The Book of Scottish Song/Adown winding Nith

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The Book of Scottish Song  (1843)  edited by Alexander Whitelaw
Adown winding Nith

Adown winding Nith.

[This is another song written by Burns, for Thomson s collection, in honour of Miss Phillis or Philadelphia Macmurdo. It is adapted to the tune called "The Mucking o' Geordie's Byre." The tune has its name from an old song, the subject of which was the complaint of a young lady (said to be a baronet's daughter) who, about the beginning of the last century, married one of her father's tenants. Being disowned by her family, she was obliged to submit to the drudgery of menial labour. The two first verses are all that can be quoted.

The mucking o' Geordie's byre,
And shooling the gruip sae clean,
Has gar'd me weit my cheeks,
An' greit wi' baith my e'en.
It was not my father's will,
Nor yet my mither's desire,
That e'er I should fyle my fingers,
Wi' mucking o' Geordie's byre.

Balloon Tytler wrote a version of the old song, beginning, "As I went over yon meadow," but it is very poor. In the Orpheus Caledonius, (1725,) the tune is given to different words, beginning, "My father's a delver of dykes." These words Ramsay partially adopted in his song entitled "Slichtit Nancy," which will be found at page 101 of this collection. There are, if we mistake not, some Jacobitical songs founded on the burthen of the song, "The mucking o' Geordie's Byre;" and in the year 1819, during the Radical excitement, Alex. Rodger of Glasgow wrote a clever political song with that title, the first four lines of which ran thus:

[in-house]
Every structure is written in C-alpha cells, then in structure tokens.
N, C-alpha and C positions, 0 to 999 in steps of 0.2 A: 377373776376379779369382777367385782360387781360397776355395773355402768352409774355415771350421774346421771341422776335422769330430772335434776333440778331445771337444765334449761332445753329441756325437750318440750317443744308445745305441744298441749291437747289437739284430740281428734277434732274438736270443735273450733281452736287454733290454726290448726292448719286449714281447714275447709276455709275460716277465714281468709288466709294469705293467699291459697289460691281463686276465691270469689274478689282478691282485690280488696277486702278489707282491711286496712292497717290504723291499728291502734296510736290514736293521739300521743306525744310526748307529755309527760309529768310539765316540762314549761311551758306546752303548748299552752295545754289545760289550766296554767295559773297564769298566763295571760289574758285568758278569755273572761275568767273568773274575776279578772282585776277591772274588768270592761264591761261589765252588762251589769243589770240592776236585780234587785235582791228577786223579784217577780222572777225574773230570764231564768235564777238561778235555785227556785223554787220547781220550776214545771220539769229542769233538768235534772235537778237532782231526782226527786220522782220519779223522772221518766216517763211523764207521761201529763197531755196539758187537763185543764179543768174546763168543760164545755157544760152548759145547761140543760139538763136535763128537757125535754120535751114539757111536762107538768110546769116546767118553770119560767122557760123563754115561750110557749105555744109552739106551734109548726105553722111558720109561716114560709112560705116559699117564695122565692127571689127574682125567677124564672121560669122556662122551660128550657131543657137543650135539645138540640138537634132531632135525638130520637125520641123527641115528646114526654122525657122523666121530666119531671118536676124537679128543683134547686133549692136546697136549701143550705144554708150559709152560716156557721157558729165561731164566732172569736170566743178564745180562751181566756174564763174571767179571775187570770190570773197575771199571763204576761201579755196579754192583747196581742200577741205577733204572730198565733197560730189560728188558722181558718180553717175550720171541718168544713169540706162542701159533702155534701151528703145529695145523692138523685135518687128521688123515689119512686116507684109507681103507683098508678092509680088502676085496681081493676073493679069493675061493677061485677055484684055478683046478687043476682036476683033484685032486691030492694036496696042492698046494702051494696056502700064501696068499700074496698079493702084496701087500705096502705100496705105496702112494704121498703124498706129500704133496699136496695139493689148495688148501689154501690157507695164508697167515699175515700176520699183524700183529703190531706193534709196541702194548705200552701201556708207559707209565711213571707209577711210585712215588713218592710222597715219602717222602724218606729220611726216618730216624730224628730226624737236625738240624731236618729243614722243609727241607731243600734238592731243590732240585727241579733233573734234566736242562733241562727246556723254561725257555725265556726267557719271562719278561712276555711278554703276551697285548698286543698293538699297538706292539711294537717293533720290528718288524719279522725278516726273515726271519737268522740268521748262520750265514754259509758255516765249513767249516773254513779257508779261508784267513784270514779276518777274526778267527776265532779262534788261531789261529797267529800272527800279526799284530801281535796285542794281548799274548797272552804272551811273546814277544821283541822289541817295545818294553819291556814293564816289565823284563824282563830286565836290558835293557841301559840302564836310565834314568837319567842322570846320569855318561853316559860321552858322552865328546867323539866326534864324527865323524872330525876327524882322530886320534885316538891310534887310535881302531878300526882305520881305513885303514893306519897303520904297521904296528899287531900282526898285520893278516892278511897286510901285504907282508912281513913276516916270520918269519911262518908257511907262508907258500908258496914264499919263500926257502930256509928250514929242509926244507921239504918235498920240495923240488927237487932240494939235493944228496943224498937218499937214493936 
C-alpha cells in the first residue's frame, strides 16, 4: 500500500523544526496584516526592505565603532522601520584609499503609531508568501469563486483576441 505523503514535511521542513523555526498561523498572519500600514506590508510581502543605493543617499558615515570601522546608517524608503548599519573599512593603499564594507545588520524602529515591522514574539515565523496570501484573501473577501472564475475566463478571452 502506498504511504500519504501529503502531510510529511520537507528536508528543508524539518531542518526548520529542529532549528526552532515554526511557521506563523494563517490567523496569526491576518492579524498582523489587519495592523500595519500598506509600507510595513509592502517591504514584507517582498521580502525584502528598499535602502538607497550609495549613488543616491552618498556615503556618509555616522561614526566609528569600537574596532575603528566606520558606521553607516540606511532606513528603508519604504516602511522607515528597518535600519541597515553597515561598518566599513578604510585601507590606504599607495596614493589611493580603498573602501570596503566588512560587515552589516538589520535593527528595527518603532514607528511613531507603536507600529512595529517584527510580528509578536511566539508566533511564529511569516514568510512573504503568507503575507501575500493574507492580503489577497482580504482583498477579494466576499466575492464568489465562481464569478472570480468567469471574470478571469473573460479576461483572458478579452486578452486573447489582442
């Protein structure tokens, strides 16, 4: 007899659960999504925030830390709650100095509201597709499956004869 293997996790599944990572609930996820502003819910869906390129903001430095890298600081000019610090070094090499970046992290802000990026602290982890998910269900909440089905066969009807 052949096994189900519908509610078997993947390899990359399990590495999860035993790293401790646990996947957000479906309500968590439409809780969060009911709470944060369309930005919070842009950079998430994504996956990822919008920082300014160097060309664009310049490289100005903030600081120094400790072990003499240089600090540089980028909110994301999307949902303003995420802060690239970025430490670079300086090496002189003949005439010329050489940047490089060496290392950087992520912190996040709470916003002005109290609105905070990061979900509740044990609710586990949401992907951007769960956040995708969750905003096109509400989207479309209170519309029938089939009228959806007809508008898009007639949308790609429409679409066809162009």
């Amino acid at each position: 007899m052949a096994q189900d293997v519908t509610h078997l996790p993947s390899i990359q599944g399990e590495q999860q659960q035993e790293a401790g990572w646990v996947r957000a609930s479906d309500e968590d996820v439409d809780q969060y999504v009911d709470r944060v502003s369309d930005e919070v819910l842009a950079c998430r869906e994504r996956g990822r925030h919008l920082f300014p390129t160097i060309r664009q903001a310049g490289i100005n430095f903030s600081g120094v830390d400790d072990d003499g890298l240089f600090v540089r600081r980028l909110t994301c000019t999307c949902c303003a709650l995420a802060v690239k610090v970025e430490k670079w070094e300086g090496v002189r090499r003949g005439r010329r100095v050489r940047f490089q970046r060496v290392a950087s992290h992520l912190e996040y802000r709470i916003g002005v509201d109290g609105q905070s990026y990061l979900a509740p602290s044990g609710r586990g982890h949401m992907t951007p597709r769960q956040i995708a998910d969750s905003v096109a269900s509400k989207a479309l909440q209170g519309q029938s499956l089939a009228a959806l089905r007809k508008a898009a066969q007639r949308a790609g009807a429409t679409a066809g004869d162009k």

There lives an auld farmer ca'd Geordie,
A wee bittock south o' the Tweed,
O' three bits o' farms he's ca'd lordie,
Three snug little mailings indeed, &c.]

Adown winding Nith I did wander,
To mark the sweet flowers as they spring;
Adown winding Nith I did wander,
Of Phillis to muse and to sing.
A wa' wi' your belles and your beauties!
They never wi' her can compare:
Whoever has met wi' my Phillis,
Has met wi' the queen o' the fair.

The daisy amused my fond fancy,
So artless, so simple, so wild;
Thou emblem, said I, of my Phillis,—
For she is simplicity's child.
The rosebud's the blush of my charmer,
Her sweet balmy lip when 'tis prest:
How fair and how pure is the lily!
But fairer and purer her breast.

Yon knot of gay flowers in the arbour,
They ne'er wi' my Phillis can vie;
Her breath is the breath of the woodbine.
Its dew-drop of diamond her eye.
Her voice is the song of the morning.
That wakes through the green spreading grove,
When Phœbus peeps over the mountains,
On music, on pleasure, and love.

But beauty, how frail and how fleeting,
The bloom of a fine summer day!
While worth in the mind of my Phillis,
Will flourish without a decay.
A wa' wi' your belles and your beauties!
They never wi' her can compare:
Whaever has met wi' my Phillis,
Has met wi' the queen o' the fair.